Climate Change News
Below are news items on climate change – many with relevance to aviation
Below are news items on climate change – many with relevance to aviation
Dave Southgate is an Australian aviation expert, with many years of experience of working on the measurement of aviation emissions. He has produced a new e-book, on the carbon footprint of global scheduled domestic and international passenger flights in 2012. It contains detailed information covering some 85% of global aviation emissions, and gives some interesting insights. For the UK, domestic flights are a very much smaller proportion than in larger countries. However, Heathrow remains by a very large margin the airport with the largest carbon emissions of any worldwide, about 16,584 thousand tonnes of CO2 per year, with Los Angeles in second place with some 11,866 thousand tonnes. The book also shows the UK ranks 9th in the world for carbon emissions per capita from aviation, with (of European countries) Switzerland in 6th place, the Netherlands in 8th place, far above Germany (12th) and France (13th), with the highest per capita aviation emissions being Qatar, UAE, Singapore and Hong Kong, Australia and USA. By total emissions per airline, Lufthansa and British Airways are almost the same, ranked 5th and 6th, with Air France ranked 8th and Ryanair ranked 20th.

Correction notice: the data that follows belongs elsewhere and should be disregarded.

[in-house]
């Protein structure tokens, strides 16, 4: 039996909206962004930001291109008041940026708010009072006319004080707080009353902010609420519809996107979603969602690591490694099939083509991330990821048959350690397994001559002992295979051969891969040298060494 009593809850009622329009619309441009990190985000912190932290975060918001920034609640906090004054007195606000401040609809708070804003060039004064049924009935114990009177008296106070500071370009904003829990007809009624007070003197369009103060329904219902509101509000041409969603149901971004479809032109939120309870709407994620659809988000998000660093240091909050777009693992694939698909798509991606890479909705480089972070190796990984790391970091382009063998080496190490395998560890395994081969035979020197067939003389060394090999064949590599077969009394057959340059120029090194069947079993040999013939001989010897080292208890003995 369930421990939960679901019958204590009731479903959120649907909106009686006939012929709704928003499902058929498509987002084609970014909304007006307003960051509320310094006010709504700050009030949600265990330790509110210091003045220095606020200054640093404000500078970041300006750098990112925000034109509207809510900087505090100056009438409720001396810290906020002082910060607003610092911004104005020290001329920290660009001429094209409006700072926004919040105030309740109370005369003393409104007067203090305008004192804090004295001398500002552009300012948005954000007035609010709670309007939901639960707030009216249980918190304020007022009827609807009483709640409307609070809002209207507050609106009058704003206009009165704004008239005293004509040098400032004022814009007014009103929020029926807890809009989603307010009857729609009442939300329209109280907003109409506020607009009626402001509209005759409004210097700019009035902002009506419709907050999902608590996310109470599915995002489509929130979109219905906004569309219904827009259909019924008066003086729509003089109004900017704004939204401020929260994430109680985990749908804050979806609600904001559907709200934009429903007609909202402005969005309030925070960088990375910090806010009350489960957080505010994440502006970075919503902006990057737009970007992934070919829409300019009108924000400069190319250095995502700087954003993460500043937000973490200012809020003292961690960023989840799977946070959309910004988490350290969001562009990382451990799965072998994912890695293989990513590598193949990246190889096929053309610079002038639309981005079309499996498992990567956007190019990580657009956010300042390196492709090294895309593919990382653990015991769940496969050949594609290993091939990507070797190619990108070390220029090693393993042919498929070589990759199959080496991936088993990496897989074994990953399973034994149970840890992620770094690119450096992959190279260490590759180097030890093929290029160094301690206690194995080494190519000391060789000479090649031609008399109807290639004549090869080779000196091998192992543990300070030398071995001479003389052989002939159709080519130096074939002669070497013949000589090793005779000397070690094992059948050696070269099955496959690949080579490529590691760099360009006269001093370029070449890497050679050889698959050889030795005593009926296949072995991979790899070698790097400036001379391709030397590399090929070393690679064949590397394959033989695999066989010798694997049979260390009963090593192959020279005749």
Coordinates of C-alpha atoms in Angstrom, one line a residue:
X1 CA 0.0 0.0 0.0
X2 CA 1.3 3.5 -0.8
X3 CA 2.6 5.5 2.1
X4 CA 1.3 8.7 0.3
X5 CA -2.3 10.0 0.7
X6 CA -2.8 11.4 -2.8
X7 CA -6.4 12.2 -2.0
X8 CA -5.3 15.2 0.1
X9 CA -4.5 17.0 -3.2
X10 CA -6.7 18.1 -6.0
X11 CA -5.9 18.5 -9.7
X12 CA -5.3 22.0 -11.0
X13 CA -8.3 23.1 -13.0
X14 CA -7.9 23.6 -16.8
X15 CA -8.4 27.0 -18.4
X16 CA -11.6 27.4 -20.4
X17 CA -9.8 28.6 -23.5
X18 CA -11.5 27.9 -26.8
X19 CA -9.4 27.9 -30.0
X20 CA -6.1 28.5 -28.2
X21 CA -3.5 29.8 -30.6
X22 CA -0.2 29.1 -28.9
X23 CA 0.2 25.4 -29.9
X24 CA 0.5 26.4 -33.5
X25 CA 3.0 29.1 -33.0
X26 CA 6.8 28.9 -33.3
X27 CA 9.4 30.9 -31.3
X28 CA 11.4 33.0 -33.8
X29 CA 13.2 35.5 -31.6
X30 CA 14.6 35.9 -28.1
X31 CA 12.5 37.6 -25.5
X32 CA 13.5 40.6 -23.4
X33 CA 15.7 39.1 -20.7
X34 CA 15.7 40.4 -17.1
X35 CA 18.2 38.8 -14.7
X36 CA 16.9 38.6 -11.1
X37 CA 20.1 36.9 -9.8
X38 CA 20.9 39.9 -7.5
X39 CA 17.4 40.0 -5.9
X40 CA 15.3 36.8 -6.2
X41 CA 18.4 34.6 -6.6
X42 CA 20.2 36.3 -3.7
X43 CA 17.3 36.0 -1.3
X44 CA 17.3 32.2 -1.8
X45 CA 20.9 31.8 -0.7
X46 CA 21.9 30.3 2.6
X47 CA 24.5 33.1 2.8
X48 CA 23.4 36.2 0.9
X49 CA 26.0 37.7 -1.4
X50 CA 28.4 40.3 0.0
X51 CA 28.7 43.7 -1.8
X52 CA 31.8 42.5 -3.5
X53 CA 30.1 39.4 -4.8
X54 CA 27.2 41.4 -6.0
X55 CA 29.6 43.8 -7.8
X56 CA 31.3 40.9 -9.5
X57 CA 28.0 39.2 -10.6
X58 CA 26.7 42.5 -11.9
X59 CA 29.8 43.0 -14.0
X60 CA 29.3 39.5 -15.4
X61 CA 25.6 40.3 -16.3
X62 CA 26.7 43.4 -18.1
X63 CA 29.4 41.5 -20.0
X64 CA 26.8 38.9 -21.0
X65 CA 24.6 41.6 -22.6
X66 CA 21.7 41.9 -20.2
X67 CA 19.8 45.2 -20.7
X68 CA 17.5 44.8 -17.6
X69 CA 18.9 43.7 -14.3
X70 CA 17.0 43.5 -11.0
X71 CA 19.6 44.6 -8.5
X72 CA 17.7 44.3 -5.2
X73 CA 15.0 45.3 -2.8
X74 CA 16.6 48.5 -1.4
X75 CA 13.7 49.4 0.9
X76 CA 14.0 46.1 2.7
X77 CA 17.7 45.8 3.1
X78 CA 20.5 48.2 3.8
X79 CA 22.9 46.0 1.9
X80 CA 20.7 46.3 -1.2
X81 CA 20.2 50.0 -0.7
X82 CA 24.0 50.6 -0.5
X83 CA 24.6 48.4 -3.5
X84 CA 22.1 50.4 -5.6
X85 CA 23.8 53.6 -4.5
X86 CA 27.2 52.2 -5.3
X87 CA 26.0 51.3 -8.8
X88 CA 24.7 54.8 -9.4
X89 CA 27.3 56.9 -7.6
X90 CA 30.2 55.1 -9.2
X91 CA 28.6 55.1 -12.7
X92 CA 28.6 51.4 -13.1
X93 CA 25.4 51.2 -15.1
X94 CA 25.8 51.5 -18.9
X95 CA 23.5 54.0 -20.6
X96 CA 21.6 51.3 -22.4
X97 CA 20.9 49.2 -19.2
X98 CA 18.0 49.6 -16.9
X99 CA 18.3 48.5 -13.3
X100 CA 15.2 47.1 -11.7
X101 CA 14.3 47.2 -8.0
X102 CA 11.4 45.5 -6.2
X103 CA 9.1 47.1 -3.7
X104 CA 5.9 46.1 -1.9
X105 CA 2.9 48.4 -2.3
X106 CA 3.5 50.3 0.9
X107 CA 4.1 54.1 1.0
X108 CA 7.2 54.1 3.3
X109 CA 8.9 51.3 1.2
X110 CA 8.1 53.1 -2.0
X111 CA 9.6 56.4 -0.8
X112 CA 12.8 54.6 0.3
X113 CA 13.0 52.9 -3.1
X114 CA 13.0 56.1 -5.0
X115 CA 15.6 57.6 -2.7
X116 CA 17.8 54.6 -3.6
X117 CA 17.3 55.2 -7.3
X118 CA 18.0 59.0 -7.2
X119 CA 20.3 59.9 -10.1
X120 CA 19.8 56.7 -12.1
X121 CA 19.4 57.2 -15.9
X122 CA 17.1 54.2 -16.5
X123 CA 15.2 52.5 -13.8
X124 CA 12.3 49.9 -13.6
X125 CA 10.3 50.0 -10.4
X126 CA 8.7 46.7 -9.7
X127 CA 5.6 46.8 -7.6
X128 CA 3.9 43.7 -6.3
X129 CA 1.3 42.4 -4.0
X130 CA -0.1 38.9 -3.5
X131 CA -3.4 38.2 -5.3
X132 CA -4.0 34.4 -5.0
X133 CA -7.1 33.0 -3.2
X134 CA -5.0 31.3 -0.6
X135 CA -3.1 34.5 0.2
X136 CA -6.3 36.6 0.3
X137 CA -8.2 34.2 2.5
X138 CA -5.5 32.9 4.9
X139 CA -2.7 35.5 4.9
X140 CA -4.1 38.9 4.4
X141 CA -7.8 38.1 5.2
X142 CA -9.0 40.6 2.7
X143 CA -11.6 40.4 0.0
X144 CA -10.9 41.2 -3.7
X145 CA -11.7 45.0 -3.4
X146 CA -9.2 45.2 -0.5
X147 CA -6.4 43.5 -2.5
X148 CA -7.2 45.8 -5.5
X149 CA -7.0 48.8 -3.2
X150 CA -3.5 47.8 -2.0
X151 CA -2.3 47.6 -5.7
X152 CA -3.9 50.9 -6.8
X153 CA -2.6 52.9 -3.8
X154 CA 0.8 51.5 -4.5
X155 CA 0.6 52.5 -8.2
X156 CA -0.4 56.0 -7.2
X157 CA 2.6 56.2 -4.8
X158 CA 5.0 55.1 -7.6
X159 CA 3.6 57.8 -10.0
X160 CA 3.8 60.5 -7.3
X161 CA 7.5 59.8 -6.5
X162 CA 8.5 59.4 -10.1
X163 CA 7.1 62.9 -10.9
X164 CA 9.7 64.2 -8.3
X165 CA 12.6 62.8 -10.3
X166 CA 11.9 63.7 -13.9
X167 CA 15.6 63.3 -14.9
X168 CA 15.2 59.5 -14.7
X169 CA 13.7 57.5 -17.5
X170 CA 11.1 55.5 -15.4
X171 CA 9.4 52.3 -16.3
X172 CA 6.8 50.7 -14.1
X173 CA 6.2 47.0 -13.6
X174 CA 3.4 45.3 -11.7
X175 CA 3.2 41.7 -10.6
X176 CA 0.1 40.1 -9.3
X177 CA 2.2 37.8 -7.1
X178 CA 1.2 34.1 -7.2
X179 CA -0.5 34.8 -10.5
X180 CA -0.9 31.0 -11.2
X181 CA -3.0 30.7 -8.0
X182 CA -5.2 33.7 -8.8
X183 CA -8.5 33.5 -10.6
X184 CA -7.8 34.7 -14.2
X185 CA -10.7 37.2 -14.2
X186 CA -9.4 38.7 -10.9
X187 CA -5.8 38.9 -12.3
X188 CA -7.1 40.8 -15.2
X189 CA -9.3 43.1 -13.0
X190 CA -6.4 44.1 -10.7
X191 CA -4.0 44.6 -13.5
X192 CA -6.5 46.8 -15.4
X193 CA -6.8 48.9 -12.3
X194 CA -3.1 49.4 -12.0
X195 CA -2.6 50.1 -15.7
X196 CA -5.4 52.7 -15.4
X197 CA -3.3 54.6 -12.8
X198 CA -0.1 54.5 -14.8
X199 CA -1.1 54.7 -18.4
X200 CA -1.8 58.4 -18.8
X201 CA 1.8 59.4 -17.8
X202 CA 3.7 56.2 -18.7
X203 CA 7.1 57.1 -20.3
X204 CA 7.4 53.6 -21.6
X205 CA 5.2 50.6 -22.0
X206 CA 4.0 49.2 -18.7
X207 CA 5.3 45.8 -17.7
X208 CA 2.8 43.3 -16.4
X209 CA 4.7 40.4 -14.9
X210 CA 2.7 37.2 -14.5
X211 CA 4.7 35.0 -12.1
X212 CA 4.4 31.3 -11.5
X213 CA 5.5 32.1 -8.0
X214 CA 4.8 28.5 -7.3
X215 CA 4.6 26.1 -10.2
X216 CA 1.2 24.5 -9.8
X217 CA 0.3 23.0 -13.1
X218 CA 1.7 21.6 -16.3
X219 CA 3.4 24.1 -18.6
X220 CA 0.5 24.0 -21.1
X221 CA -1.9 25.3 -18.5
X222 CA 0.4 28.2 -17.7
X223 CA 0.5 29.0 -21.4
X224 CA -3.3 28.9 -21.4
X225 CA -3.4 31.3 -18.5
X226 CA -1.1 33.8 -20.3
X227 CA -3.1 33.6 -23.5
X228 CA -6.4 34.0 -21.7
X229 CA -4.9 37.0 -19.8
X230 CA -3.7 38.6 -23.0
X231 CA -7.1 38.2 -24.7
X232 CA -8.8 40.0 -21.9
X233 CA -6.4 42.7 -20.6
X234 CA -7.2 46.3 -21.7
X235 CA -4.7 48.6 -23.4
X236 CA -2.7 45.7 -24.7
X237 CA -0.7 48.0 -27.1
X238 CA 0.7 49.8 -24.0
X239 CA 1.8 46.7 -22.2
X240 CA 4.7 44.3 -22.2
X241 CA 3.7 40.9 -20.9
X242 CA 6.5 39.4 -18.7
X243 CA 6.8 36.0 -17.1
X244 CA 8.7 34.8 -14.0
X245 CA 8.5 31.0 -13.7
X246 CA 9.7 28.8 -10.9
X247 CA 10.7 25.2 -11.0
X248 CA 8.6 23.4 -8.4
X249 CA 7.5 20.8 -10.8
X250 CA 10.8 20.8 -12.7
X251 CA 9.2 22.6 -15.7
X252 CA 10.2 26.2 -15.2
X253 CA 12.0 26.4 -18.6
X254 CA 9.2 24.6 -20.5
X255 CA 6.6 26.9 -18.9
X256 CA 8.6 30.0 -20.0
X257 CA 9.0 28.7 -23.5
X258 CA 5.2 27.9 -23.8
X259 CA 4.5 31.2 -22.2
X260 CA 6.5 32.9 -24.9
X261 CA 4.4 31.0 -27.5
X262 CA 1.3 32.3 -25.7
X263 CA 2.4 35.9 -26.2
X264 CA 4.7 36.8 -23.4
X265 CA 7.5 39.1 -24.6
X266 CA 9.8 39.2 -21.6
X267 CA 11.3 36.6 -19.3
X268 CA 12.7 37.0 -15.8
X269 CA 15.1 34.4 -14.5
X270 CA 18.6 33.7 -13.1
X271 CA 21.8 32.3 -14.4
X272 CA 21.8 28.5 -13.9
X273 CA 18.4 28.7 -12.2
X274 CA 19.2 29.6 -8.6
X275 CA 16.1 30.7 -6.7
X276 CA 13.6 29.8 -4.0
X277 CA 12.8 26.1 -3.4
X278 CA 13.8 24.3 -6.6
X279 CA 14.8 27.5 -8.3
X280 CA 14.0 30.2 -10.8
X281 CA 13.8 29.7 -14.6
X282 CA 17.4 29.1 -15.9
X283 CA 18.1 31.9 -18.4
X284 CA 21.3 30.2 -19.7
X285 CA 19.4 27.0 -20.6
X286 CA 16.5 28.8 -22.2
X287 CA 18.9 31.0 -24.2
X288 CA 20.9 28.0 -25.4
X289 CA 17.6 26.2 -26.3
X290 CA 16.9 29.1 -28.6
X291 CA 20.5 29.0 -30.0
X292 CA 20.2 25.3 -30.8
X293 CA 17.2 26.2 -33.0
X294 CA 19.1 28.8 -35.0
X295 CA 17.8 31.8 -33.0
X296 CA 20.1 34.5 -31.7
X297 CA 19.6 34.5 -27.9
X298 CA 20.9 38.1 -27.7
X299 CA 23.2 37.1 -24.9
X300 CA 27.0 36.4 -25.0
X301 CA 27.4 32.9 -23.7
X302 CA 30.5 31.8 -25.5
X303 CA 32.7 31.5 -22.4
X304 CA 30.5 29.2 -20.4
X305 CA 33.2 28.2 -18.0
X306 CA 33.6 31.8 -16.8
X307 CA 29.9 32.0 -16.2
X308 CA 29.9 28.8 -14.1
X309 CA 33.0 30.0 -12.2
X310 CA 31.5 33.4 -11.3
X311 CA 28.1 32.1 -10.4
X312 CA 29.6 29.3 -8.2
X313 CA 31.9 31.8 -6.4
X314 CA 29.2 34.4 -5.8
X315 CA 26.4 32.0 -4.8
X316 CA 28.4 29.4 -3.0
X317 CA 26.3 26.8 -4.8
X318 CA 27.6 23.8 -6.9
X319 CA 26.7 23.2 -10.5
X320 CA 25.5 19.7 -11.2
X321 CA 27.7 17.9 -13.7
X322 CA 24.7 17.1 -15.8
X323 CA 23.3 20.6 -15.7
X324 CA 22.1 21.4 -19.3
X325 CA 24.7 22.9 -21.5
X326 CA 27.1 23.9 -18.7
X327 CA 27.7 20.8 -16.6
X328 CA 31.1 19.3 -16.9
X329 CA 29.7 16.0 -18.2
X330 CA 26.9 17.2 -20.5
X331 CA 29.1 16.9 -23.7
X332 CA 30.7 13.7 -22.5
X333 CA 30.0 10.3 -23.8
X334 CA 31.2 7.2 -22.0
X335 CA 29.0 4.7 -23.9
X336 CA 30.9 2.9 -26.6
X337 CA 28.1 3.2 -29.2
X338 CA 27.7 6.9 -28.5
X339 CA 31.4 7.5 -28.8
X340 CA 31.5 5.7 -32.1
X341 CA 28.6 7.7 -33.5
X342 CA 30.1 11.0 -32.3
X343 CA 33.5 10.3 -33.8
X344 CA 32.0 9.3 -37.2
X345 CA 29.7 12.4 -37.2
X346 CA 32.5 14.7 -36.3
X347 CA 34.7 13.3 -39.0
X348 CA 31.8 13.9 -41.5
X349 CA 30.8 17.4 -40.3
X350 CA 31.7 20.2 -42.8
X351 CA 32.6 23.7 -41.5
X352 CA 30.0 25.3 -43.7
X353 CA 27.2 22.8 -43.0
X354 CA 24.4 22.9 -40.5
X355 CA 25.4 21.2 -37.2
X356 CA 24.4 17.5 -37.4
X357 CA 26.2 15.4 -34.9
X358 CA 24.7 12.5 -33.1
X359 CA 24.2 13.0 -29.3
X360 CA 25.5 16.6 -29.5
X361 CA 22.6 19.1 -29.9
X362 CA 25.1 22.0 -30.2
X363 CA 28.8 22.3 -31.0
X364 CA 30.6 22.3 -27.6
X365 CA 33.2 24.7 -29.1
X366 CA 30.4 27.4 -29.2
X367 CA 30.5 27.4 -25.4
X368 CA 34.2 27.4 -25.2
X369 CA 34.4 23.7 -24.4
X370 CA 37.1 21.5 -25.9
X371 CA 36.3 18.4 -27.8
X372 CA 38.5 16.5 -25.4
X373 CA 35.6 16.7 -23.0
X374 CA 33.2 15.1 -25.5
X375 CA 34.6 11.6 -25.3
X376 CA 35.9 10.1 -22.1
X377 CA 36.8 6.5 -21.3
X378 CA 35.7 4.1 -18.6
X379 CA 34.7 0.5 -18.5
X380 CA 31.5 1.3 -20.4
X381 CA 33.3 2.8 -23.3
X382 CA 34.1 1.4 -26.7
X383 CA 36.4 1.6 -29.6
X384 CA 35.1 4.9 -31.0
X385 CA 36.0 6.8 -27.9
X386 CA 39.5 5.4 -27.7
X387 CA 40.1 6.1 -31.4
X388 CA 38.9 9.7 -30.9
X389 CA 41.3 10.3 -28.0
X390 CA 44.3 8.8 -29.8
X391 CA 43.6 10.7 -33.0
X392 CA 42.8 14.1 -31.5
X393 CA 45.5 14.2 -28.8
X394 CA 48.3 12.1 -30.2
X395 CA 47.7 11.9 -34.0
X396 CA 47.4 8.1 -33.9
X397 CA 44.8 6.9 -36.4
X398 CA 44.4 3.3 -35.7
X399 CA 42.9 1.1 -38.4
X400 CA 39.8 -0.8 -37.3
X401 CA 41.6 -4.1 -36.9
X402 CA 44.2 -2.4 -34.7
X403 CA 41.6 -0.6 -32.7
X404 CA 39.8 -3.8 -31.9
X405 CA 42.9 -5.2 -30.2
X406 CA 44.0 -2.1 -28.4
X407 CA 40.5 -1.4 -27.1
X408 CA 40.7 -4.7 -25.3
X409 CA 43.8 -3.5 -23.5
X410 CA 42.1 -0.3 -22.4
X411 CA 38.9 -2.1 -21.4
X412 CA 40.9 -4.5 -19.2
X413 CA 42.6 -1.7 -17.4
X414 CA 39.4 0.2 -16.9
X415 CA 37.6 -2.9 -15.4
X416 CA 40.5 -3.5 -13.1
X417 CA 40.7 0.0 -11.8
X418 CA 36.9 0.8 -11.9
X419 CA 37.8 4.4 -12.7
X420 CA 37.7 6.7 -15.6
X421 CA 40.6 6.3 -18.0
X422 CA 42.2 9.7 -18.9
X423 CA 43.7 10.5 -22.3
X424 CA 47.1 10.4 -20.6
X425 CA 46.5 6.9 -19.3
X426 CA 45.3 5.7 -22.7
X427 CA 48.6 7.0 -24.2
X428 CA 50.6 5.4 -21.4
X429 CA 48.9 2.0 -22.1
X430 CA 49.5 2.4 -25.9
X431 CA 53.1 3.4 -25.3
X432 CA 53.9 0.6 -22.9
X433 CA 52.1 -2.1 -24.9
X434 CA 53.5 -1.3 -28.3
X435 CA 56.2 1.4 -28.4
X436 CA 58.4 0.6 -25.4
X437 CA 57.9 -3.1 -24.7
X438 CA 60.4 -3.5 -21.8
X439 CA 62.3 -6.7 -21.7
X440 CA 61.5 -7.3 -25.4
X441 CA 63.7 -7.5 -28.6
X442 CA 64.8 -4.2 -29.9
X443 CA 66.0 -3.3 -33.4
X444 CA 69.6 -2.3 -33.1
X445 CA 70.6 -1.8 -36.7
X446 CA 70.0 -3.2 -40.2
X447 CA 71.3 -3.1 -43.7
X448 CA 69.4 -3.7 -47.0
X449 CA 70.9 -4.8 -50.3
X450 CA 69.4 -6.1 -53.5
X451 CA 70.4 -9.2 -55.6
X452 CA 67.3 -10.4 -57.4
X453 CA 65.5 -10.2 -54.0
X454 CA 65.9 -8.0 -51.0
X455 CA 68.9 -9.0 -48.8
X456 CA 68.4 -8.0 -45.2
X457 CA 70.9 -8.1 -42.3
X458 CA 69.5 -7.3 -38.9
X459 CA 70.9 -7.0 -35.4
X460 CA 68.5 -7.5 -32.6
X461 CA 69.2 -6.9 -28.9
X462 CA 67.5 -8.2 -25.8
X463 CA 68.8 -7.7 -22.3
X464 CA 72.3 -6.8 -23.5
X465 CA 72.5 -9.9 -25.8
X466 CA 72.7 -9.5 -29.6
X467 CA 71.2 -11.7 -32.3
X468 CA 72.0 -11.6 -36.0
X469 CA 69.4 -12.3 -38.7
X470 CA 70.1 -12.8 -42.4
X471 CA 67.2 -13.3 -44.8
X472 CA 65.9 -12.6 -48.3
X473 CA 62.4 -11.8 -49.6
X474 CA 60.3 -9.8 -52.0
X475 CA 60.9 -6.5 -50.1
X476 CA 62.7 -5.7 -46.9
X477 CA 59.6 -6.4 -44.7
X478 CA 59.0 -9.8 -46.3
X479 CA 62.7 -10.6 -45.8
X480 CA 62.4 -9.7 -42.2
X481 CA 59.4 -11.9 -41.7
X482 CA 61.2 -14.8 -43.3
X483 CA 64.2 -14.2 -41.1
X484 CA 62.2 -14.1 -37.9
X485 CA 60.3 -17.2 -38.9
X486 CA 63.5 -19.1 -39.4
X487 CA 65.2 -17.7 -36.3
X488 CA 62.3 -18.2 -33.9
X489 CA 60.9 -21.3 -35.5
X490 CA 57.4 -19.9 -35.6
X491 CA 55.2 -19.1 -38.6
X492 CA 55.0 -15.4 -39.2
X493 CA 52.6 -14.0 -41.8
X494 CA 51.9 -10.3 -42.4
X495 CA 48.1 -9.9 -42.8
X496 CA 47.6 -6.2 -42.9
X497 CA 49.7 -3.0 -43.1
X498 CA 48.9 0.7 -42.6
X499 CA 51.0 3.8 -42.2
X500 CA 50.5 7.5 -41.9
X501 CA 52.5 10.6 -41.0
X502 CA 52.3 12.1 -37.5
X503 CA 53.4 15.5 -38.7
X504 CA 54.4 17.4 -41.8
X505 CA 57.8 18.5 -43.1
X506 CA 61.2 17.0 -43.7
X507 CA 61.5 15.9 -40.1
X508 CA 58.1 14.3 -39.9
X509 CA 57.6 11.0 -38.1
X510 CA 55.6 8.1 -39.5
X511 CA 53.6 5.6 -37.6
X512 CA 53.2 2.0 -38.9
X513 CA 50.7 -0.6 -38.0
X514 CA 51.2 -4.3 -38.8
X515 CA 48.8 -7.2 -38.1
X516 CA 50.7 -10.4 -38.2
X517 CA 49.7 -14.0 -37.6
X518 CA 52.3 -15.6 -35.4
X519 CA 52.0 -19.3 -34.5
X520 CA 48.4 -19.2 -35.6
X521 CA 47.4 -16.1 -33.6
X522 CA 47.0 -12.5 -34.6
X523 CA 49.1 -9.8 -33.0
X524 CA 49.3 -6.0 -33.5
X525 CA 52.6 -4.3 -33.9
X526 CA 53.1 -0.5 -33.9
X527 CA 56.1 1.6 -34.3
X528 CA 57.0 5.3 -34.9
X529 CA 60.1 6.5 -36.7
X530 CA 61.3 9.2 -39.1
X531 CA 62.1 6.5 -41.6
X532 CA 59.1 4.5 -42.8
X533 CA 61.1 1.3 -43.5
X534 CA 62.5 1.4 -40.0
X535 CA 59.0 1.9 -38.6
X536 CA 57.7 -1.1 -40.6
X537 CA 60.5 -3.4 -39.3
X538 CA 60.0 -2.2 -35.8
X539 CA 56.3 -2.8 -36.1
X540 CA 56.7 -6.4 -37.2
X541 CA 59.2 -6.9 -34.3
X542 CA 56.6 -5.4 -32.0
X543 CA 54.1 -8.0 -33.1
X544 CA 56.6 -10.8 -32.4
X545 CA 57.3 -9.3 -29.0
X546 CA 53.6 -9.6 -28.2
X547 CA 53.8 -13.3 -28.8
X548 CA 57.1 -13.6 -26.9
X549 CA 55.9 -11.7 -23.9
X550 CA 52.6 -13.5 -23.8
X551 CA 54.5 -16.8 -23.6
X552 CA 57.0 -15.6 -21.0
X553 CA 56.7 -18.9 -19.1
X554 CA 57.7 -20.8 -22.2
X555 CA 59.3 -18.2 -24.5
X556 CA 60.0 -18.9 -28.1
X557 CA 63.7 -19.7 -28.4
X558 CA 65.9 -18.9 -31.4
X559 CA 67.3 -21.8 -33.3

A long and comprehensive piece in Aviation Week, discusses the likely outcomes from the ICAO Assemby, on the issue of aviation carbon emissions. The most likely scheme to be agreed in the next two weeks is for aircraft emissions during the part of the flight in EU airspace (including Iceland, Liechtenstein and Norway) to be taxed. There are some technical challenges in implementing it. It would not include overflights. Whether ICAO's 191 contracting states will support the deal at the Assembly is not known, but according to one commentator: “it seems unlikely that delegates will wish to reopen substantive debate on such a hard-won consensus text.” However there are concerns about the impact of this tax on European airlines. The Federal Association of German Aviation and Space Industry, of which Lufthansa is a founding member, objects to the compromise, claiming it represents “a massive distortion of competition for European airlines.” The European Low Fares Airline Association also says it is discriminatory. An effective market based measure agreed globally still seems a very long way from agreement.